The topology, pdb file, for the Aβ42 molecule was taken from Crescenzi O. et al.;48 the derivative fullerene was obtained by editing a pdb topology file of trisadduct with a diethyl malonyl substituents,49 and further optimized using the Automated Topology Builder.50 The atomistic force field used was CHARMM36[thin space (1/6-em)]51 together with the TIP3P model for water52 modified53 for use with this specific force field. Four systems were considered: one simulation of Aβ42 chains in vacuo, two of Aβ42 in water at two different temperatures and the last one was composed of Aβ42 chains with trisadducts of fullerene, in water. The amount of water added was enough to mimic the experimental value of the water density under thermodynamic conditions of pressure and temperature. In the case of the ternary system, the concentration of Aβ42 and fullerene was kept low, close to the experimental values, preventing an excess of water molecules. The details of the simulation boxes and thermodynamic conditions are shown in Table 1. The pure system and the binary systems were used to set the stability of the peptide structure when we use the force field CHARMM36. The initial boxes were prepared in an ensemble with a constant number of particles, constant pressure and constant temperature (NPT), using a Berendsen thermostat and barostat; the conditions were then changed to use an NVT ensemble, where V, the volume of the simulation box, is kept fixed, using a Nose–Hoover thermostat and turning off the barostat, setting the volume of the box to the average value obtained in the equilibrated NPT simulation. After equilibration was reached (around 100 ns), the simulations were sampled for 10 ns. The Verlet algorithm was used to integrate the movement equations with a time step of 0.001 ps. Long-range electrostatic interactions were calculated using the Particle Mesh Ewald method with 1.2 nm as the cut-off. The van der Waals interactions were calculated using a cut-off equal to 1.2 nm. The coupling times of temperature and pressure were fixed to 2.0 ps.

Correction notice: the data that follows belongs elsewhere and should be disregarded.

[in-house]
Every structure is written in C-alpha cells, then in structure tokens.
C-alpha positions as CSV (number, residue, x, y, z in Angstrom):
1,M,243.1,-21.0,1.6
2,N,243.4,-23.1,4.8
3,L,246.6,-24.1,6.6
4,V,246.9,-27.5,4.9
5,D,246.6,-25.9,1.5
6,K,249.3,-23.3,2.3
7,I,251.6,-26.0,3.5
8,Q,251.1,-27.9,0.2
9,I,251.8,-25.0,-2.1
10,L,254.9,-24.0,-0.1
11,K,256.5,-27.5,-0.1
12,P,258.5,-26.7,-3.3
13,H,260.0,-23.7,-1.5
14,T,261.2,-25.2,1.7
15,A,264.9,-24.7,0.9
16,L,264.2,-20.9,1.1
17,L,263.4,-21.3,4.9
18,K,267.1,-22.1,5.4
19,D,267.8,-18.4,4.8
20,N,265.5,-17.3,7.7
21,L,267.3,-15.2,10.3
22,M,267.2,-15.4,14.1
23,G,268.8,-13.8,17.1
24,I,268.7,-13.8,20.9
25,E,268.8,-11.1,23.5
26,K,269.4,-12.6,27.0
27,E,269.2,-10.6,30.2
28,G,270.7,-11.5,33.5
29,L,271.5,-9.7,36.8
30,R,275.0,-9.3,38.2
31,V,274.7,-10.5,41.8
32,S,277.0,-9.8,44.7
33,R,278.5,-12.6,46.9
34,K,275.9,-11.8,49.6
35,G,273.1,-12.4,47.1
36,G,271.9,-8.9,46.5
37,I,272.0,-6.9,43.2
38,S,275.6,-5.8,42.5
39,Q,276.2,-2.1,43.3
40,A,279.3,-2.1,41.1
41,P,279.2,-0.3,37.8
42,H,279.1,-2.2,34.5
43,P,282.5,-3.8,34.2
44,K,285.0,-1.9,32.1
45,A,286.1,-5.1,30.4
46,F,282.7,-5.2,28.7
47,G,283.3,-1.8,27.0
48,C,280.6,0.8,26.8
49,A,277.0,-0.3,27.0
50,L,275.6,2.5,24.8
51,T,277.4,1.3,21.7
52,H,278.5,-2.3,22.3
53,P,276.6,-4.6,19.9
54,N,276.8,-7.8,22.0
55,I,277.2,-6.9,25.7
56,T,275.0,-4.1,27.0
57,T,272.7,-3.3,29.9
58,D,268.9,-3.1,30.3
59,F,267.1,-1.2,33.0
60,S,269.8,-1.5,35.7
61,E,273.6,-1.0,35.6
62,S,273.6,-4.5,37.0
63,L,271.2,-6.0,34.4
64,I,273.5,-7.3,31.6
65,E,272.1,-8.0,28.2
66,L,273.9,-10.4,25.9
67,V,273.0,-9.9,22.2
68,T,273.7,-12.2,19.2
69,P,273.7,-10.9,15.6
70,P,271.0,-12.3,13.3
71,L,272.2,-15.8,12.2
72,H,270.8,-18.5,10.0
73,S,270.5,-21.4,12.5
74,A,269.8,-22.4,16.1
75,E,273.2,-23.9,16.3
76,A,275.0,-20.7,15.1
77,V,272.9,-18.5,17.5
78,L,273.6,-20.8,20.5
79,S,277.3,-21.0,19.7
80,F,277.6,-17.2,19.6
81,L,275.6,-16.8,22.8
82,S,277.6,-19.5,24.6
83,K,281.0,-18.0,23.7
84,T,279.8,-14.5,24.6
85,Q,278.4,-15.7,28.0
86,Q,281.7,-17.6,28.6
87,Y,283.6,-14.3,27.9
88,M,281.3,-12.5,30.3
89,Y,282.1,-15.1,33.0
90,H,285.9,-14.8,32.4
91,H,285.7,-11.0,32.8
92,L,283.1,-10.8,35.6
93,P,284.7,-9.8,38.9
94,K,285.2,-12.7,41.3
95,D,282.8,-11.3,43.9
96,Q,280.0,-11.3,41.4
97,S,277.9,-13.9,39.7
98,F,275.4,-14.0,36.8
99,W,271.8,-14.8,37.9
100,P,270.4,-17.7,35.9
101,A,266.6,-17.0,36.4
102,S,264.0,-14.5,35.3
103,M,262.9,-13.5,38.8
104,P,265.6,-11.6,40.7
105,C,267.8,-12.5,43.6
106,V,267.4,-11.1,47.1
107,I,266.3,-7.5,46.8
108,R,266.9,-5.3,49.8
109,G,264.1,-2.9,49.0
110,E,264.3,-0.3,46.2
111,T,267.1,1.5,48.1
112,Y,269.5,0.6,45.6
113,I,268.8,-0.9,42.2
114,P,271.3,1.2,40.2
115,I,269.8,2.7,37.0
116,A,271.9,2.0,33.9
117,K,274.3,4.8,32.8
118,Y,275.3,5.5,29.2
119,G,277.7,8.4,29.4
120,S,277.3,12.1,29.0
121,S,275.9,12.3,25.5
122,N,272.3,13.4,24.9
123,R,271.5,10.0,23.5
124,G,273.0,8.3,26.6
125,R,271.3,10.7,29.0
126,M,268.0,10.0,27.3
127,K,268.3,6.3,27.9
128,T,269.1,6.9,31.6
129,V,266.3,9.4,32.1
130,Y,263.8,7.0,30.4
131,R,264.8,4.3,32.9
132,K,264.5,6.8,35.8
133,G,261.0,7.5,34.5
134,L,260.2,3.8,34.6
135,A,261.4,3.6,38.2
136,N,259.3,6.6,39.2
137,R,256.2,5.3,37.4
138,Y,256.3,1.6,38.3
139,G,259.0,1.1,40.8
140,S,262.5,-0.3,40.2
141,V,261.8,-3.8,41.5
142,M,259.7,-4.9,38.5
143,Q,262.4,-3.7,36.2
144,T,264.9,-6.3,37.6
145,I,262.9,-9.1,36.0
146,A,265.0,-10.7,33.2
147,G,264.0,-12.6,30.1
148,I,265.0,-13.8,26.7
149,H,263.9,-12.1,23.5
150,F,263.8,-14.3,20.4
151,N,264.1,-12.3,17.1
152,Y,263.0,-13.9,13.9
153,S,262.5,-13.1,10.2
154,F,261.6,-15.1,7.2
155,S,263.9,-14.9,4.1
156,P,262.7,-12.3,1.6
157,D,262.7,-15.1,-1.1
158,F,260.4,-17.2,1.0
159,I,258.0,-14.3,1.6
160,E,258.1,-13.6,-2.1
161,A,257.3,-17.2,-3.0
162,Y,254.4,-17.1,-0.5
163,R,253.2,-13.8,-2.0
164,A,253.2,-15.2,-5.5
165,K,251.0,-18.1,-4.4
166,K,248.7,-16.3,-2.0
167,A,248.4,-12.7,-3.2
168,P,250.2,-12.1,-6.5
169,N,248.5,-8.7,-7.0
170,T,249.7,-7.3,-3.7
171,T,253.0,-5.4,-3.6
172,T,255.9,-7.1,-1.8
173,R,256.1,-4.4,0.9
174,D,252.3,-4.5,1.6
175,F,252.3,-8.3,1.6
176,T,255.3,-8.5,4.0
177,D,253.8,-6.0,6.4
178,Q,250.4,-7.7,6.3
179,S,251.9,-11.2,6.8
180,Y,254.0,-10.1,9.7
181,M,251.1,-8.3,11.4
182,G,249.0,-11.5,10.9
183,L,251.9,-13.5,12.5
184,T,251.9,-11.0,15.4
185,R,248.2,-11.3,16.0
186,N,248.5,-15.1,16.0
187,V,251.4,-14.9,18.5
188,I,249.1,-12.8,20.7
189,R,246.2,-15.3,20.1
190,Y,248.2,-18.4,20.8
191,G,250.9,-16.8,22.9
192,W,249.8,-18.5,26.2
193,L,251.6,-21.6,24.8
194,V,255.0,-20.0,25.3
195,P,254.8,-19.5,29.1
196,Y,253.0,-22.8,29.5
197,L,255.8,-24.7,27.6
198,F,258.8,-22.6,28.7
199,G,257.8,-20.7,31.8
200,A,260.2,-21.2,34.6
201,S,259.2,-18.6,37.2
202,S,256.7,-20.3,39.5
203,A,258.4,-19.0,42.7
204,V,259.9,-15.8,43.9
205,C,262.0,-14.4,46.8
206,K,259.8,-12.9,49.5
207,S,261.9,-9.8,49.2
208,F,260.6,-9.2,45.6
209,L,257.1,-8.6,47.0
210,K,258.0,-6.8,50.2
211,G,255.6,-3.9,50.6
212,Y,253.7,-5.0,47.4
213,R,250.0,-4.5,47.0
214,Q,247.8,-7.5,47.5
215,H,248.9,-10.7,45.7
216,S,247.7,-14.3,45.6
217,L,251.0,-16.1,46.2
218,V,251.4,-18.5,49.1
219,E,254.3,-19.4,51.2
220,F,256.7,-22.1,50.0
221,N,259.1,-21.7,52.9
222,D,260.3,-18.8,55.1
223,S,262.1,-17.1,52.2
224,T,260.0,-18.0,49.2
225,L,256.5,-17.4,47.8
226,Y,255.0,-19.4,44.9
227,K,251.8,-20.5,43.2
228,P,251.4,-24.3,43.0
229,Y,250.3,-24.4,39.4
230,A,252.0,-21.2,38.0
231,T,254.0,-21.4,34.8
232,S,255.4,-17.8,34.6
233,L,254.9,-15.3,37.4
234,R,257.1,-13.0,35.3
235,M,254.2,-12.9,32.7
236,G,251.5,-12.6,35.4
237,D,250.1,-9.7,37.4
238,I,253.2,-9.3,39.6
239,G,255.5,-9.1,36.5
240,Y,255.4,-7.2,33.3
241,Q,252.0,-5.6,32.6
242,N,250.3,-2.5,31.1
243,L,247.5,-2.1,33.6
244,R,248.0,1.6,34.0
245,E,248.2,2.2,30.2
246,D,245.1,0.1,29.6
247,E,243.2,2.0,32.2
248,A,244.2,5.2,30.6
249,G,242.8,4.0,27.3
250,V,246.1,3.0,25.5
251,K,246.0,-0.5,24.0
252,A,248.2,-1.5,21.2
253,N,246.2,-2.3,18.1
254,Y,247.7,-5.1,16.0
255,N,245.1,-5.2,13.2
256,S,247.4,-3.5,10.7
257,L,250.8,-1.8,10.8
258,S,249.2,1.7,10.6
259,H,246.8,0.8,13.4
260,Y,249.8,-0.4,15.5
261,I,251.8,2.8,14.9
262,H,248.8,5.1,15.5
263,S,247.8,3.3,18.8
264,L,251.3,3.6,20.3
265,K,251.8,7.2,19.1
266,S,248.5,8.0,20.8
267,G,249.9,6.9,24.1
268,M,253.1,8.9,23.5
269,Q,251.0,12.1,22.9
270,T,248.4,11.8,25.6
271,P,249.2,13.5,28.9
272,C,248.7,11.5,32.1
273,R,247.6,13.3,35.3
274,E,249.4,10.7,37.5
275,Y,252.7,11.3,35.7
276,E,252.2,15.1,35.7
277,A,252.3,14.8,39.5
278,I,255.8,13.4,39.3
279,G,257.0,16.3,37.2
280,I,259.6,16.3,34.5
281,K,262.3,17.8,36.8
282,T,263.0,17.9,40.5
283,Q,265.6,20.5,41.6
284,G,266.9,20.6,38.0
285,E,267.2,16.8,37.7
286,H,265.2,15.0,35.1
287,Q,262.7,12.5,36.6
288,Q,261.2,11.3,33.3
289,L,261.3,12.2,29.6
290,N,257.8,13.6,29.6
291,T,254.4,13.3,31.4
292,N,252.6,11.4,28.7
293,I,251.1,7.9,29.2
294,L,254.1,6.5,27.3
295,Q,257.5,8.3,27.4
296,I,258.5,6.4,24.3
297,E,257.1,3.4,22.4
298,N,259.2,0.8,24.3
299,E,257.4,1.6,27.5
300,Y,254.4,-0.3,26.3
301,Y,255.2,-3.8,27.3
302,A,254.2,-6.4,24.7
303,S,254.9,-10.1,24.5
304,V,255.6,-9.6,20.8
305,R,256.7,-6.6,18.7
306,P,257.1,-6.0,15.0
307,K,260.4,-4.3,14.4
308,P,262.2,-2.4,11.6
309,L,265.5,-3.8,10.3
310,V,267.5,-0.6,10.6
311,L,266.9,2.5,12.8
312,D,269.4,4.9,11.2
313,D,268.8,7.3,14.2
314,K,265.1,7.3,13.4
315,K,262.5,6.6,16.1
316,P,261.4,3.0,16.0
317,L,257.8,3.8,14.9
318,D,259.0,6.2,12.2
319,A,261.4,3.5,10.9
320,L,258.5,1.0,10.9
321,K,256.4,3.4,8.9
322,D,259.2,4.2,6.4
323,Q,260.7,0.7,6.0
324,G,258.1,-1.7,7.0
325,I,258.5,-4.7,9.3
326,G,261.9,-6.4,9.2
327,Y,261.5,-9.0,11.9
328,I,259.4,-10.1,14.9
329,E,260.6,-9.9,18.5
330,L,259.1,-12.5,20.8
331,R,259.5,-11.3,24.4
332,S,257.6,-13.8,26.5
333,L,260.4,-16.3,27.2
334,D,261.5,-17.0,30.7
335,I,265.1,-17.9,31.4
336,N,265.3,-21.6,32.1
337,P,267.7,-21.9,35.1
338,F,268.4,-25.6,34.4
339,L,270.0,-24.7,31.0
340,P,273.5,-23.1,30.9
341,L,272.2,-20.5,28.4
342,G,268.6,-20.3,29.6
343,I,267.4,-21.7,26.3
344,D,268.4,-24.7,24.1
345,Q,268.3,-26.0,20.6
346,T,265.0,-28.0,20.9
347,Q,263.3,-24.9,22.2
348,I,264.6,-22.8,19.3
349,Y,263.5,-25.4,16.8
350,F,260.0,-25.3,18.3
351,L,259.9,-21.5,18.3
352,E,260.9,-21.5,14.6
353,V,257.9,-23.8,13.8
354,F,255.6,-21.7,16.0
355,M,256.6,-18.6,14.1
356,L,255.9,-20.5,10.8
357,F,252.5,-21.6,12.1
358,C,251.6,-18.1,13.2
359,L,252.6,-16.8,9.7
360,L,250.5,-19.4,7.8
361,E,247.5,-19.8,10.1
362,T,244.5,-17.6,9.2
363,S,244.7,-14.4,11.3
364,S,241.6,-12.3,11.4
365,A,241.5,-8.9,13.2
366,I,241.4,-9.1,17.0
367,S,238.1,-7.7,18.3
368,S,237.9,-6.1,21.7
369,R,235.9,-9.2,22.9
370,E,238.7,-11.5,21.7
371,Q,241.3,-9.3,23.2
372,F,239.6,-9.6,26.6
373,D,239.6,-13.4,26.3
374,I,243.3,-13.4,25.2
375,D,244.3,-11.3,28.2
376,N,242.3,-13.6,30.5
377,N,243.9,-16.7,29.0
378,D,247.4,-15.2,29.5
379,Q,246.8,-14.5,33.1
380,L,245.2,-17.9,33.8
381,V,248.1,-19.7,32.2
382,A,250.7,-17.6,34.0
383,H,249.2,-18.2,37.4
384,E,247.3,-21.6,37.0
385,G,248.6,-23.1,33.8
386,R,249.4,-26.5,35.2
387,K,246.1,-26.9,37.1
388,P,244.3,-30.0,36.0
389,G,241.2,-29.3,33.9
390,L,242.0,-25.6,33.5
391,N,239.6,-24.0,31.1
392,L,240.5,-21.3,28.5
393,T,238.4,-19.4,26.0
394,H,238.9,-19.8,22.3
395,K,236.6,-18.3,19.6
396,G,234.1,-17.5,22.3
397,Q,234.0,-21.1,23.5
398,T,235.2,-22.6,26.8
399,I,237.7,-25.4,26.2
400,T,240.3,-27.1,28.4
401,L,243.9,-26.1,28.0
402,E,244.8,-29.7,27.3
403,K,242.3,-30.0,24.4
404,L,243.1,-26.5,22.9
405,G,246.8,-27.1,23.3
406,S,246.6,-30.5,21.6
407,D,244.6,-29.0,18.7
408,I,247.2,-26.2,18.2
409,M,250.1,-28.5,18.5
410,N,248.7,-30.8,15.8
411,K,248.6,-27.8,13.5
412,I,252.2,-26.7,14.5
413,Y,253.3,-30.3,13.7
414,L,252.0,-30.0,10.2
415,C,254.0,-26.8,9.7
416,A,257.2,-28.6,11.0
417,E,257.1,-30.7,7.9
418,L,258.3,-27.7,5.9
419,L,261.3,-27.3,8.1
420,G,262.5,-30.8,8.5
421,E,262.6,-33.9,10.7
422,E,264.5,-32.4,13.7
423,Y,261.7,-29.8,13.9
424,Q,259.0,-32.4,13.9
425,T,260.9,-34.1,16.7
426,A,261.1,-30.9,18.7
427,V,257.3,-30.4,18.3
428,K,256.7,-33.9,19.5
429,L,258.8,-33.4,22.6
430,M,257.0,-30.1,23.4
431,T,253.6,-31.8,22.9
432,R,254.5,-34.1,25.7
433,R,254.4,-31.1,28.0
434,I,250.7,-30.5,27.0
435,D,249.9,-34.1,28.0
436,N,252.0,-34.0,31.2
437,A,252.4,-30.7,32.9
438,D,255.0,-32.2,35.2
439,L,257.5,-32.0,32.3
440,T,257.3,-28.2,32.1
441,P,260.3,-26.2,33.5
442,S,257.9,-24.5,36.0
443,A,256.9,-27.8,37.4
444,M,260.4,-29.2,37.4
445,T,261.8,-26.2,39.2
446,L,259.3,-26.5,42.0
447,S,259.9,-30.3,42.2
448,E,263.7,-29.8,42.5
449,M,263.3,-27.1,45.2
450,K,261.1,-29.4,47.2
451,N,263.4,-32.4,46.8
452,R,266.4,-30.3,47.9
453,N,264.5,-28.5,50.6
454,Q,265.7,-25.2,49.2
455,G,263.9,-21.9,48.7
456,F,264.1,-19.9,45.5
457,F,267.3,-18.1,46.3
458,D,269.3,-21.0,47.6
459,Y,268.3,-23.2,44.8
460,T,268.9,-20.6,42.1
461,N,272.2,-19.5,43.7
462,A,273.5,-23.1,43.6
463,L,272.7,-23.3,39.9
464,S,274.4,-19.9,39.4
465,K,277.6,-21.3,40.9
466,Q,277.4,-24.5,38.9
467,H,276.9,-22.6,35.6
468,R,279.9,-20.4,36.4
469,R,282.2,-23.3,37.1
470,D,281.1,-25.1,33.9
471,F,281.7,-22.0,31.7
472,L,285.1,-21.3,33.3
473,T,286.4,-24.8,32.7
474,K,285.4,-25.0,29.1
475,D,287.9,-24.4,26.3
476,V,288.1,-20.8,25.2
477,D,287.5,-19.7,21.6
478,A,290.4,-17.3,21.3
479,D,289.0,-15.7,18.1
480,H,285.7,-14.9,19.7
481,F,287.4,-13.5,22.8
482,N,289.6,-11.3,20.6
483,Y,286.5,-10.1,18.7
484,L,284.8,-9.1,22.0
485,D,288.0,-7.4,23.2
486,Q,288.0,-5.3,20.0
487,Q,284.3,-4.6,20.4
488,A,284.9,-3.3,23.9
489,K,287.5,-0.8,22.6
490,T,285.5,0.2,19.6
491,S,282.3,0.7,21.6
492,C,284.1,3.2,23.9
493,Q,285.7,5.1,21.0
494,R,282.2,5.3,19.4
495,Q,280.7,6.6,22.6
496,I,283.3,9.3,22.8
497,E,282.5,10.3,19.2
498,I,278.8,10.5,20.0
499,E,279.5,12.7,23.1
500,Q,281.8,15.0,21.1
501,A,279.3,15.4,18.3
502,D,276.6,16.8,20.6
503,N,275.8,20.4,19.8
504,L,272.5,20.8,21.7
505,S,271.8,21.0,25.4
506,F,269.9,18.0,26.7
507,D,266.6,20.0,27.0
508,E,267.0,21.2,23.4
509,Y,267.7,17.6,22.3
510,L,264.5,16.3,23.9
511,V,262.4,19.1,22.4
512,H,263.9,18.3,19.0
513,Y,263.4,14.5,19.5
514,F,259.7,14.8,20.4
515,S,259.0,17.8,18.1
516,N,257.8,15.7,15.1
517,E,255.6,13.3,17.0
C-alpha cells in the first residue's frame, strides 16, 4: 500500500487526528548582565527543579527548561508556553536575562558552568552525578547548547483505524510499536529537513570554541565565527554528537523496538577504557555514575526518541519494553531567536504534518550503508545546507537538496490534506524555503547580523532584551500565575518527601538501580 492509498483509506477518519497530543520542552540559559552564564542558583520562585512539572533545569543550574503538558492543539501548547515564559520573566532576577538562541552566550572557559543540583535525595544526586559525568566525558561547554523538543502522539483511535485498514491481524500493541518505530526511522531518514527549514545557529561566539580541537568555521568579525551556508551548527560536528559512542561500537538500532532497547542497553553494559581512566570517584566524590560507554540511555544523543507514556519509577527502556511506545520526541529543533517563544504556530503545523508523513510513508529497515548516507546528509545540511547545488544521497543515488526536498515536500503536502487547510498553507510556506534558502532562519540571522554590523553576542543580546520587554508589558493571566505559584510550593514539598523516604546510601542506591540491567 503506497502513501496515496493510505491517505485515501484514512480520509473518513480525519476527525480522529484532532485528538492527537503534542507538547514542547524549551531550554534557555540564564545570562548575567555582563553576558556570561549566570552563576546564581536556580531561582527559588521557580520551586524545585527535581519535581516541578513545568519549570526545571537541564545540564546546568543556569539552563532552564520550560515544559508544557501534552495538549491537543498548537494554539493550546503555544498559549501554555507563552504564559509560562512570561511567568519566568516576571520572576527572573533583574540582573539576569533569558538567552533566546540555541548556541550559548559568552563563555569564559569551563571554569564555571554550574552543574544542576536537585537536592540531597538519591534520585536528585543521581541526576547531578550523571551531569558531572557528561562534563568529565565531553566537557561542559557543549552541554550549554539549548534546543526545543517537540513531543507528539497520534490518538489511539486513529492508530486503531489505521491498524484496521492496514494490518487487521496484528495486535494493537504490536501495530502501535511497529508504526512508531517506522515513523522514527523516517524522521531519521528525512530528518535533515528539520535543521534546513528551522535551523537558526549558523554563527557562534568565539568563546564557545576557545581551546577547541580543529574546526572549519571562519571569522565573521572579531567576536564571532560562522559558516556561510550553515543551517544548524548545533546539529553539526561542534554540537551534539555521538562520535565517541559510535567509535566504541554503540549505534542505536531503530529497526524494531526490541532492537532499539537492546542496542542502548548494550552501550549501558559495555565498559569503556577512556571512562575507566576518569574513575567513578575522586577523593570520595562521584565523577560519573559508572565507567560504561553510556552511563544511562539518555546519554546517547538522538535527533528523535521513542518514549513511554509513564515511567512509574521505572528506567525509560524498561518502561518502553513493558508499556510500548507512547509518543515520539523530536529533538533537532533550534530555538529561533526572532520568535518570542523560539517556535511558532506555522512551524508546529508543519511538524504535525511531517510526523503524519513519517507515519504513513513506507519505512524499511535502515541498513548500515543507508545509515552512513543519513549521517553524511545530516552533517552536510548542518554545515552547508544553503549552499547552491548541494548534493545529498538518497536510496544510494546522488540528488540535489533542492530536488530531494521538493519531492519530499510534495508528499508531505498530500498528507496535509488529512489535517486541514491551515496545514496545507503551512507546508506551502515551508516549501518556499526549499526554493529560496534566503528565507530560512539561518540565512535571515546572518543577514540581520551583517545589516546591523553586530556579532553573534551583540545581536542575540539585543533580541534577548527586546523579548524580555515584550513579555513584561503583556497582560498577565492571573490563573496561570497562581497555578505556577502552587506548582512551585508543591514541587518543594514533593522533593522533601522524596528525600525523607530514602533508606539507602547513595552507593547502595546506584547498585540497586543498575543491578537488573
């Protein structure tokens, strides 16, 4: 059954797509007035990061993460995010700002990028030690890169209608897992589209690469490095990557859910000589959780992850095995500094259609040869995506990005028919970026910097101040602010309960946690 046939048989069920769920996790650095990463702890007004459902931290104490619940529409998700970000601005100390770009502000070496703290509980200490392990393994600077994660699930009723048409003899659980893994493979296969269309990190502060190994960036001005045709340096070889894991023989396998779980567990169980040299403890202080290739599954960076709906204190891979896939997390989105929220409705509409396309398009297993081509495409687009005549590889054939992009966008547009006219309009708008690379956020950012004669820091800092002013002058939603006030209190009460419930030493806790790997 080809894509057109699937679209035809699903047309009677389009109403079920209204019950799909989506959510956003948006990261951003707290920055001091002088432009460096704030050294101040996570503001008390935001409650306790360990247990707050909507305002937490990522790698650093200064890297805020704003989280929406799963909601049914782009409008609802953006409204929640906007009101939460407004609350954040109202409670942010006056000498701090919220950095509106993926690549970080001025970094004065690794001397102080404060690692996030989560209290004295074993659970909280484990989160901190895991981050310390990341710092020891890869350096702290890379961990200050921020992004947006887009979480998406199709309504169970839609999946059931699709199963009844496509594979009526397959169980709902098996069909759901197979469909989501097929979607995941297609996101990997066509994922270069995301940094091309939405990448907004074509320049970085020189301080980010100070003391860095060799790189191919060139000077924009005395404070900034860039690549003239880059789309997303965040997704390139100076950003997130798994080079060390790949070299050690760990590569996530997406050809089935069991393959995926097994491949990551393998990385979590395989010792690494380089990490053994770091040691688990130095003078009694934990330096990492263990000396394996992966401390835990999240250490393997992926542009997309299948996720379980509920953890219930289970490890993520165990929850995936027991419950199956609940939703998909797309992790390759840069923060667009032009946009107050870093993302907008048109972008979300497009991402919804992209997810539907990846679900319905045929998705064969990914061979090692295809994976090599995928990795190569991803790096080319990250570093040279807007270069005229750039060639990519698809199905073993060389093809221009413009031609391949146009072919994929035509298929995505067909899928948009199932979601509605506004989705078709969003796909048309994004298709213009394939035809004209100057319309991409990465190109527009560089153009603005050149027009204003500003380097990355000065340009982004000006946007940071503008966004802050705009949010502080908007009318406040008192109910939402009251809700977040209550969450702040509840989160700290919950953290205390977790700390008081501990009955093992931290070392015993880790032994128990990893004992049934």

Table 1 Molecular dynamics simulation details and thermodynamic conditions
System Box type Box volume (nm3) Temperature (K) Pressure (bar) N water N Aβ N fullerene